The Case For Educational Games

After reading this story from GamesIndustry.biz, I got to thinking about educational games. I’m sure we all remember those horrible games that whored out Mario’s name, like Mario Teaches Typing and Mario’s Time Machine (although, for reasons unbeknownst to me, I have fond memories of the latter). So, I got to thinking about games meant for the general gaming masses that are still educational and provide new information to players.I enjoyed that most World War II FPS had some decent information on the missions that were being fought. I know the Medal of Honor series tended to have cutscenes that felt too forced, like I had just jumped into a bad History Channel program, detailing all the boring points of a battle and making me want to skip through them as quickly as possible. I haven’t gotten to sit down and play Call of Duty or Battlefield 1942 thoroughly, but from what I know, they at least put players in some major historical battles.For a game to be both fun and educational, I believe that the educational material has to fit into the gameplay logically and have purpose. Also, the game has to require active retention of some information in order to pass onto new areas. How this would be implemented, I have no idea, but then again, I’m not being paid to actually make this into a game.The one problem I see is that these games can’t be marketed all over the world. For example, explaining the Civil War in a game would require massive amounts of story, explaining the causes of the war, how it progressed, and all that, for people outside of America. Likewise for the War of the Roses for anyone outside of Britain.Do gamers really want to even bother with games that try to teach them something? Are games with a message or educational material not wanted at all, or would they be welcomed like other games? And if so, how would these ideas be made into good games?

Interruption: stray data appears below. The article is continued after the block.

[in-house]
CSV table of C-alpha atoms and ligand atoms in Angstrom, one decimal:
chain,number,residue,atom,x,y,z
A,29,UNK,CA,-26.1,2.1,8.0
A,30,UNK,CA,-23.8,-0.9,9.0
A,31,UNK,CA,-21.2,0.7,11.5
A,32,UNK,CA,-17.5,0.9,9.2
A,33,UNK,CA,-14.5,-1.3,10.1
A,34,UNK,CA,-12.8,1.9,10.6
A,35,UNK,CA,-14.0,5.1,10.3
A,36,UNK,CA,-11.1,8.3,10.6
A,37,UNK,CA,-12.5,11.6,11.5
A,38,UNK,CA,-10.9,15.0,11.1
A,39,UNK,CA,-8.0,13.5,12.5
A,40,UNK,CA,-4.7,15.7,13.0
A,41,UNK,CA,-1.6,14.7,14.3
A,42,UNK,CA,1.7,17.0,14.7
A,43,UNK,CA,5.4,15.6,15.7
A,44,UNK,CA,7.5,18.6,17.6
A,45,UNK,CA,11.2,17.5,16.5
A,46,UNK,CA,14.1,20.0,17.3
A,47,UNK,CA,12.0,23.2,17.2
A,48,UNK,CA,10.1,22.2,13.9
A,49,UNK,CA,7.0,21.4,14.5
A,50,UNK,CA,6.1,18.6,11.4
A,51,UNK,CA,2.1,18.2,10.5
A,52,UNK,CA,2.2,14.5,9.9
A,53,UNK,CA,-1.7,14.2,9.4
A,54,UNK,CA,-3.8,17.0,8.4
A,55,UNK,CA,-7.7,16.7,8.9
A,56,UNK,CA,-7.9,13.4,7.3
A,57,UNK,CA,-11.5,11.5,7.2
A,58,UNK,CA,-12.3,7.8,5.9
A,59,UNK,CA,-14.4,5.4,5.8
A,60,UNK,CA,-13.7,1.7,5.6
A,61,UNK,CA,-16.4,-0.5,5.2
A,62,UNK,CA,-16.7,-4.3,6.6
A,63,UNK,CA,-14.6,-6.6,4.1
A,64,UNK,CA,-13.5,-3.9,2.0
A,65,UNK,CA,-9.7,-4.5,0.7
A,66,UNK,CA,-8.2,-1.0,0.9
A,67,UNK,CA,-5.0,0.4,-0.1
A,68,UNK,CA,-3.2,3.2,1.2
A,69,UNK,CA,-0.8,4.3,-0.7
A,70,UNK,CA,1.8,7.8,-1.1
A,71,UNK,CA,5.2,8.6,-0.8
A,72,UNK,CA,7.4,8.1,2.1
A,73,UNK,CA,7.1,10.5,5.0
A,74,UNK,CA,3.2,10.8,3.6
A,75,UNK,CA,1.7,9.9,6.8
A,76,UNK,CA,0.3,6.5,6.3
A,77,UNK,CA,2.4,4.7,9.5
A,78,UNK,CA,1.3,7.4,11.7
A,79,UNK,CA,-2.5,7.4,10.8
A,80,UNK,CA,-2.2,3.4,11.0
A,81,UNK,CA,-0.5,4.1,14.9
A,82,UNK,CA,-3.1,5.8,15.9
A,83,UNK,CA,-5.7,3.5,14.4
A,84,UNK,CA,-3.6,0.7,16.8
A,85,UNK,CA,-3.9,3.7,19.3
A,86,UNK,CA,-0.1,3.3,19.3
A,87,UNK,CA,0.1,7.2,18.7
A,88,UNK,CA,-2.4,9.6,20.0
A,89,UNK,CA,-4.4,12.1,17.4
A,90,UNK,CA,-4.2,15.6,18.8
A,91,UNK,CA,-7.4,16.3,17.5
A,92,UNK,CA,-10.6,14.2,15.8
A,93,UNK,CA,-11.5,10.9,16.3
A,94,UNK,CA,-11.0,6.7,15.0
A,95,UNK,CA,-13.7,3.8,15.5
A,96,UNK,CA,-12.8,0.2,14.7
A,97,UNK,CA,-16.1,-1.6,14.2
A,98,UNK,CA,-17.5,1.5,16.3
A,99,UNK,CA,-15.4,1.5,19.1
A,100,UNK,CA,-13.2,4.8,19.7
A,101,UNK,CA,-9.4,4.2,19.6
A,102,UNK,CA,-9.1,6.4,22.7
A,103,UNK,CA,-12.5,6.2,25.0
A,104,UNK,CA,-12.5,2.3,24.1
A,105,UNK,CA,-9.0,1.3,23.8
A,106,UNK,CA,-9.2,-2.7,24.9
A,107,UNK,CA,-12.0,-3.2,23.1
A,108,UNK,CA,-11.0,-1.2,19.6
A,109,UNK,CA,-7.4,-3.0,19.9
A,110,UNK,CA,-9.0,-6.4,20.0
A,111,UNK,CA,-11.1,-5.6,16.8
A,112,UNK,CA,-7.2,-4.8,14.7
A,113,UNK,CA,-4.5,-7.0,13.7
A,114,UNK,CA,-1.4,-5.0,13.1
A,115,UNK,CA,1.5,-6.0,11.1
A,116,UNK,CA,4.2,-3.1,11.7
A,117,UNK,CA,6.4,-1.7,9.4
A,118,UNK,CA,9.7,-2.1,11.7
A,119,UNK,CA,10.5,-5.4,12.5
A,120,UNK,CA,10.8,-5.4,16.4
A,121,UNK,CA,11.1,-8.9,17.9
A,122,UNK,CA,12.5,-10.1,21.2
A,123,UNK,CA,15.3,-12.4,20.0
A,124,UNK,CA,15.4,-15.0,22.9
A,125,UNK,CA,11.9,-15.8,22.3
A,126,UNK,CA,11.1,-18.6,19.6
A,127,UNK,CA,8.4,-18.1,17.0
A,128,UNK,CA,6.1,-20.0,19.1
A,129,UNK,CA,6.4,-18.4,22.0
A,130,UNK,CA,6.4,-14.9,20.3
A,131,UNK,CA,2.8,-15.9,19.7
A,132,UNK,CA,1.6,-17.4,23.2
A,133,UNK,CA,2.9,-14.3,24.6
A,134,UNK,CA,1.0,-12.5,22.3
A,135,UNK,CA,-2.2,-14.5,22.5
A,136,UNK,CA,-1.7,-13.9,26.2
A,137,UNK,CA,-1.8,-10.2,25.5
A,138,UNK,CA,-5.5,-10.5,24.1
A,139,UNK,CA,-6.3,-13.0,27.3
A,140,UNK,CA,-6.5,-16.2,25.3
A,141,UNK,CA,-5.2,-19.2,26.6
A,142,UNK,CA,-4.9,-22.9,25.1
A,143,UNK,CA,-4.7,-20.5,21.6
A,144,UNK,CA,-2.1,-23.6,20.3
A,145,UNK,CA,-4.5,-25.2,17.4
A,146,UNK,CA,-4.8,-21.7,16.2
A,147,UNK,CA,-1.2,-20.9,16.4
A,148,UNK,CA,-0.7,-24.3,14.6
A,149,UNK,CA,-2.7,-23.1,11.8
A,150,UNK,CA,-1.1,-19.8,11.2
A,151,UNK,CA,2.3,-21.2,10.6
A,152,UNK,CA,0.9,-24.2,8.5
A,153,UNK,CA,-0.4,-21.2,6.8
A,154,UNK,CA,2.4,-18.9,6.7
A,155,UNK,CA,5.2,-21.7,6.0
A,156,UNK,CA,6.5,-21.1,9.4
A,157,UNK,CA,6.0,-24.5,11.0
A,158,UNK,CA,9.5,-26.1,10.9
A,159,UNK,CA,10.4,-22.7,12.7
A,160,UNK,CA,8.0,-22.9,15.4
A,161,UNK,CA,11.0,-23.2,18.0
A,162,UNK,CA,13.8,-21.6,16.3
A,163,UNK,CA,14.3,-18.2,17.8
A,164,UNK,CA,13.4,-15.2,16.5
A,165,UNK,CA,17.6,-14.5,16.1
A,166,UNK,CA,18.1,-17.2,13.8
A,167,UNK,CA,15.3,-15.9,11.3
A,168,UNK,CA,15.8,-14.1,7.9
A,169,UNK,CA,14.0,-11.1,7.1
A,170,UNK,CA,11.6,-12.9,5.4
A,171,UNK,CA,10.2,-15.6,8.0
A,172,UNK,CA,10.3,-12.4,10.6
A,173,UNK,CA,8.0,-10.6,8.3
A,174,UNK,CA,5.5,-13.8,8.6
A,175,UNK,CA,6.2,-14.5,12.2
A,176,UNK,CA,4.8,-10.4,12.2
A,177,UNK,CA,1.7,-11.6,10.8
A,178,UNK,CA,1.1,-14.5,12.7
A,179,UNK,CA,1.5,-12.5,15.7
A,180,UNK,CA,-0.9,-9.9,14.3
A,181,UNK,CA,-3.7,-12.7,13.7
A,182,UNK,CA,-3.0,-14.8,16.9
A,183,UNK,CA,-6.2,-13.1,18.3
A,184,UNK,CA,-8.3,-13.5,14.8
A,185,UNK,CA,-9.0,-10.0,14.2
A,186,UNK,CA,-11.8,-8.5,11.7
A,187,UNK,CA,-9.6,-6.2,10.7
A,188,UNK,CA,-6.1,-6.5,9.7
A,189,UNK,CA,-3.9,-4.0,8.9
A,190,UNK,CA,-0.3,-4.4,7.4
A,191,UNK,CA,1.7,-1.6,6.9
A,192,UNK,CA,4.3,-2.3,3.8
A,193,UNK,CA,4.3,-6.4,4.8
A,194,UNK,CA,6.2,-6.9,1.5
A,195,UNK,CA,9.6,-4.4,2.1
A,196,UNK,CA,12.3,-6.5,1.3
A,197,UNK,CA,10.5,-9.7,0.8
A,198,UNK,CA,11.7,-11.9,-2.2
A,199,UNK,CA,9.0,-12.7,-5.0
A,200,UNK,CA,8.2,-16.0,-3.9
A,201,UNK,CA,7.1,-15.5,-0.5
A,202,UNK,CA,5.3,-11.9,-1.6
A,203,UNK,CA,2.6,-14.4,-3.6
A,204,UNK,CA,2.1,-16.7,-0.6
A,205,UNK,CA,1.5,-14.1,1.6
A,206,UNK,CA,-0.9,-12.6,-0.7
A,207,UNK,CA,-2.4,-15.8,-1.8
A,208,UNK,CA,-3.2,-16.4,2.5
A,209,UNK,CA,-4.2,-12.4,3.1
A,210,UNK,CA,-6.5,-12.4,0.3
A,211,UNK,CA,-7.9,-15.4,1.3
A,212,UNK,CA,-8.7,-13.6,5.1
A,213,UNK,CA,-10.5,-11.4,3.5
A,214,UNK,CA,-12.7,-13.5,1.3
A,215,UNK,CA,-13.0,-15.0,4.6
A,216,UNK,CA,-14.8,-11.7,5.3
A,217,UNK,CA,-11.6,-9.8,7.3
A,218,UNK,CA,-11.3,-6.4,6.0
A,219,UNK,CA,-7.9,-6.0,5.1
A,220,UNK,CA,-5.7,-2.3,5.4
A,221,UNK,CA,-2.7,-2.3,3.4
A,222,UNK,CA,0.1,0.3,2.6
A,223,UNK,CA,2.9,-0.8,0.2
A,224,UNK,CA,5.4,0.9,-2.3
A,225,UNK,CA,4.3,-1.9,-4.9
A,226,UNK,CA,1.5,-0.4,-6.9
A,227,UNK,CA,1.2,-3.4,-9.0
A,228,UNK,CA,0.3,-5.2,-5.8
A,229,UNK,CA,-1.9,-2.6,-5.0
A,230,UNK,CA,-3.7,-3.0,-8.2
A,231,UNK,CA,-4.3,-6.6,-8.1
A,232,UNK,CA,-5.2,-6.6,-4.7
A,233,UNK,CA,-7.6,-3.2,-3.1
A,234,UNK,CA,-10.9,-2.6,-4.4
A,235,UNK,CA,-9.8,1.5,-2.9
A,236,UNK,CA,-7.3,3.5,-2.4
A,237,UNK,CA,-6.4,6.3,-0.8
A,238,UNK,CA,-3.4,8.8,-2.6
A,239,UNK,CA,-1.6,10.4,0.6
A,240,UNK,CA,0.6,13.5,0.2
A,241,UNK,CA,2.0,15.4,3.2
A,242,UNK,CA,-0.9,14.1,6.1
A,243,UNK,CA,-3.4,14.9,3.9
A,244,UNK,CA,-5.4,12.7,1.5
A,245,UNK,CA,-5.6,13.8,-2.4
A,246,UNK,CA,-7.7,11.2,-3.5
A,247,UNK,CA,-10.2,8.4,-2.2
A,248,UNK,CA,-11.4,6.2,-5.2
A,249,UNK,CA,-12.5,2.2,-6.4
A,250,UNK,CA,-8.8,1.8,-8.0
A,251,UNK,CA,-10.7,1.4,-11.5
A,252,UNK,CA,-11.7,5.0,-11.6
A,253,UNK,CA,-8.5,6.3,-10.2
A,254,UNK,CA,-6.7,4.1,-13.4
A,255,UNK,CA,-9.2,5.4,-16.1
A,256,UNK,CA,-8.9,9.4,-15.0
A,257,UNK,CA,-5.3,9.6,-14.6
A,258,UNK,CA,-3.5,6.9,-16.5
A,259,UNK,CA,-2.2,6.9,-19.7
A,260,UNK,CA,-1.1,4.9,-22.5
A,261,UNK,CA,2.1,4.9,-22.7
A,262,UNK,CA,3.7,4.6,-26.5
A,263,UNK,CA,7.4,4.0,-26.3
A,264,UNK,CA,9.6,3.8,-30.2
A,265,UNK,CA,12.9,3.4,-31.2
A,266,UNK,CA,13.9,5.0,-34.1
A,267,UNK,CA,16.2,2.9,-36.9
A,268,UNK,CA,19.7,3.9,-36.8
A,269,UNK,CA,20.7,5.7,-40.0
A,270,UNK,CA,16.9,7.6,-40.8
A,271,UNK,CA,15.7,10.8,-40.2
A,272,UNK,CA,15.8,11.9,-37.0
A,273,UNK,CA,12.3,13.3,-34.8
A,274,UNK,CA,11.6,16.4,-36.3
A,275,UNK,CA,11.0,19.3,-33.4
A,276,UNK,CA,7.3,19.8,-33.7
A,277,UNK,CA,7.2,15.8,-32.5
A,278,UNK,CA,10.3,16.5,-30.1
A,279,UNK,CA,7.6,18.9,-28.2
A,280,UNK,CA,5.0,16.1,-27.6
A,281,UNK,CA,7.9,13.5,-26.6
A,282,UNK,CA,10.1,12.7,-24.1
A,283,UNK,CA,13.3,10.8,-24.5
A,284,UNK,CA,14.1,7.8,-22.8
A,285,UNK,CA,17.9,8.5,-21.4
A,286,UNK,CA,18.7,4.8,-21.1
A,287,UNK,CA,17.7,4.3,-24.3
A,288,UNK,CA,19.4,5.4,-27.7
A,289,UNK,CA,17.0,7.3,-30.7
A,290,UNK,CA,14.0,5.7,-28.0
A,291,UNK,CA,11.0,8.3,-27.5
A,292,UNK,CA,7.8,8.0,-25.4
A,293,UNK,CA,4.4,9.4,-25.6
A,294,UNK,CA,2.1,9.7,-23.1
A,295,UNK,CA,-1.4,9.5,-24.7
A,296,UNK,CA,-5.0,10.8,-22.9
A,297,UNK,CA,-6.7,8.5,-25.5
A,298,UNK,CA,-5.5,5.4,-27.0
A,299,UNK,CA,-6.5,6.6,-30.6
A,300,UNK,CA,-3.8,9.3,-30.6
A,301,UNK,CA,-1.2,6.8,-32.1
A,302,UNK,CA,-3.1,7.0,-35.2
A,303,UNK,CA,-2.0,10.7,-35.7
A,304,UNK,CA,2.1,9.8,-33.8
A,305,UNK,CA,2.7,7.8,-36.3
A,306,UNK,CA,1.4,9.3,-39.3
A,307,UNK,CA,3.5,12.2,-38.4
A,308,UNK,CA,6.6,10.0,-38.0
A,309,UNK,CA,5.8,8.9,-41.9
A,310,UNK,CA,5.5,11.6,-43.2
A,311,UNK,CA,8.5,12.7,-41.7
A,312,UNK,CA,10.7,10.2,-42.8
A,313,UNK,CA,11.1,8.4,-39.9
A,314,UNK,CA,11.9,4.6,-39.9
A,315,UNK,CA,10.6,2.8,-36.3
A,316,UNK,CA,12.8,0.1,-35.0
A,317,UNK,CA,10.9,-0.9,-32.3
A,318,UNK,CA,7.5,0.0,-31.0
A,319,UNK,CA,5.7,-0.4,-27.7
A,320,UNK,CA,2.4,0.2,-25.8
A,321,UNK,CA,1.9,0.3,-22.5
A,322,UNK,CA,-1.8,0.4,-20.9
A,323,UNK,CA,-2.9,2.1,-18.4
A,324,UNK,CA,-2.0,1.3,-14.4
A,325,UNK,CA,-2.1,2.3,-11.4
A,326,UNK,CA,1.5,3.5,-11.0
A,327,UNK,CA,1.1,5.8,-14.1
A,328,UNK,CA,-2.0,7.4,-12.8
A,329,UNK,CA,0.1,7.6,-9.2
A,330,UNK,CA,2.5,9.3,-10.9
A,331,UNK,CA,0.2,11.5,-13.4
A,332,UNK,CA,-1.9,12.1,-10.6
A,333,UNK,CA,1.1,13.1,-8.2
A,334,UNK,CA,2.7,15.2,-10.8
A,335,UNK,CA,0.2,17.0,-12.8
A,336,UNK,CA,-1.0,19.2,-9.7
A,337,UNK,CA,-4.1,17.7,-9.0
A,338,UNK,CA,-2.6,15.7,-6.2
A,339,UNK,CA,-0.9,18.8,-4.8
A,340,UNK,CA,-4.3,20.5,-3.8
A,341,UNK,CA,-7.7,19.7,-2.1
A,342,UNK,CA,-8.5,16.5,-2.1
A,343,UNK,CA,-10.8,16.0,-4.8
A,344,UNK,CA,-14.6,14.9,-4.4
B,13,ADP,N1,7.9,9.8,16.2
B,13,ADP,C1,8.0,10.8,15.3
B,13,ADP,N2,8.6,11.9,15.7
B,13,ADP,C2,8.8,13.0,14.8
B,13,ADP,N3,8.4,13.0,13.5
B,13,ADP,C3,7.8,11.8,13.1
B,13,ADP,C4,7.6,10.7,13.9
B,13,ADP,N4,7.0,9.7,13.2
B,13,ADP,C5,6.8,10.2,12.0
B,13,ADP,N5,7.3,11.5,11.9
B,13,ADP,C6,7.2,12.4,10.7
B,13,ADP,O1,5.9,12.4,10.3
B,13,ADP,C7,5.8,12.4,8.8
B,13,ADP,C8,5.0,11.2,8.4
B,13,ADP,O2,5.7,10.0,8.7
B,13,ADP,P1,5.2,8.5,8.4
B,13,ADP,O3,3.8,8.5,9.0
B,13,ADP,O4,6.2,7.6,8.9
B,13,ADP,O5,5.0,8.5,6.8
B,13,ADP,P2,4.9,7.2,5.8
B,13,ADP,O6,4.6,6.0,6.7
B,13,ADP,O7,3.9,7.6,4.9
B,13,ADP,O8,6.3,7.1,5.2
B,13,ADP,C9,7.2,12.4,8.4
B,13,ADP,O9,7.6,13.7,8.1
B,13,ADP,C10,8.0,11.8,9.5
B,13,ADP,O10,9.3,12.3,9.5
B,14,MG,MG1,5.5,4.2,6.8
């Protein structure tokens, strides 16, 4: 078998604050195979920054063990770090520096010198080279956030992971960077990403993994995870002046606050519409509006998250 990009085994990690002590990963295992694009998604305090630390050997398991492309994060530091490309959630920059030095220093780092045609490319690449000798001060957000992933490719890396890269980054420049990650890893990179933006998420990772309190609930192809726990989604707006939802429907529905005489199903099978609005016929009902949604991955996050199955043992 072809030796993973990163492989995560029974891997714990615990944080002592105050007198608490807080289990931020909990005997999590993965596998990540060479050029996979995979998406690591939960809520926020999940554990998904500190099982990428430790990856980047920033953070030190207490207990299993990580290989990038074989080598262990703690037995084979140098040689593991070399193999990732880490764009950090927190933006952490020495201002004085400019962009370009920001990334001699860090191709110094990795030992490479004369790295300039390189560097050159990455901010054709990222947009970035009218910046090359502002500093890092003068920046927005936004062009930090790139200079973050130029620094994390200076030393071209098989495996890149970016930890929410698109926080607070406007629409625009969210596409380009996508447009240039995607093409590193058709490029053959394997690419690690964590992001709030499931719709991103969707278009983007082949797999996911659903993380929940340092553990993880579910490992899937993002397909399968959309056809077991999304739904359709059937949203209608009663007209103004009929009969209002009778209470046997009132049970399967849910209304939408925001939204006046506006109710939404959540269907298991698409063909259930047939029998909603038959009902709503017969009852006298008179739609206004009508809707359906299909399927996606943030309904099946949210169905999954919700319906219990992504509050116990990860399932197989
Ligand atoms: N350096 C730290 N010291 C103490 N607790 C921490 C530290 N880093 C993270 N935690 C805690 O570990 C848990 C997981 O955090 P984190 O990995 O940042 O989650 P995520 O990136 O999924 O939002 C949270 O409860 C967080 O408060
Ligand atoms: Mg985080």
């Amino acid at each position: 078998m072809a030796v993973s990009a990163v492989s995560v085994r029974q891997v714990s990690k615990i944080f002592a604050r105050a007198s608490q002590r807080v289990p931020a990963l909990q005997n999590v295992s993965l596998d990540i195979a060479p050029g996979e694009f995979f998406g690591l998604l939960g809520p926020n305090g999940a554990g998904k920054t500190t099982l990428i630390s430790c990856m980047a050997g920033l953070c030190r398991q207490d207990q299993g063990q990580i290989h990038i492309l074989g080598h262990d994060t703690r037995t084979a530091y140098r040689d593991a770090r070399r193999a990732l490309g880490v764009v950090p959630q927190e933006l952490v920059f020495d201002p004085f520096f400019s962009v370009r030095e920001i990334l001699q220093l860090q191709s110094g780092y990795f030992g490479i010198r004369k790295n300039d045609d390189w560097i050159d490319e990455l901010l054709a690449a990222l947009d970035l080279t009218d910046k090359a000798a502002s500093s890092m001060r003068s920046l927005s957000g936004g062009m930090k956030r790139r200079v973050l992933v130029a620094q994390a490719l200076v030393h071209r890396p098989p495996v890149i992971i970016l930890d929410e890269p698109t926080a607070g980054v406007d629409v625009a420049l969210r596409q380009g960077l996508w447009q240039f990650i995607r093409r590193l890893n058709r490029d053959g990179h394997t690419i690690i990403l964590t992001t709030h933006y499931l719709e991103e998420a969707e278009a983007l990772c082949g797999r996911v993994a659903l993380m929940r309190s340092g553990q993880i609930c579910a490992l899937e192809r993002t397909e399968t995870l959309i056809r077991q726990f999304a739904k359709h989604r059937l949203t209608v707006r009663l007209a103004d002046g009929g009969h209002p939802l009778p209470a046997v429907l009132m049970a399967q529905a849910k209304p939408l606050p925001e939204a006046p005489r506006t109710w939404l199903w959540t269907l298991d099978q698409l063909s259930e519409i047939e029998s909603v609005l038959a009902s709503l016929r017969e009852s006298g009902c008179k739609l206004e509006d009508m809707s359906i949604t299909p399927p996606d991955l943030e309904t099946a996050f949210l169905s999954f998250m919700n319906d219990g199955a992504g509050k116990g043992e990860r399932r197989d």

8BitBrian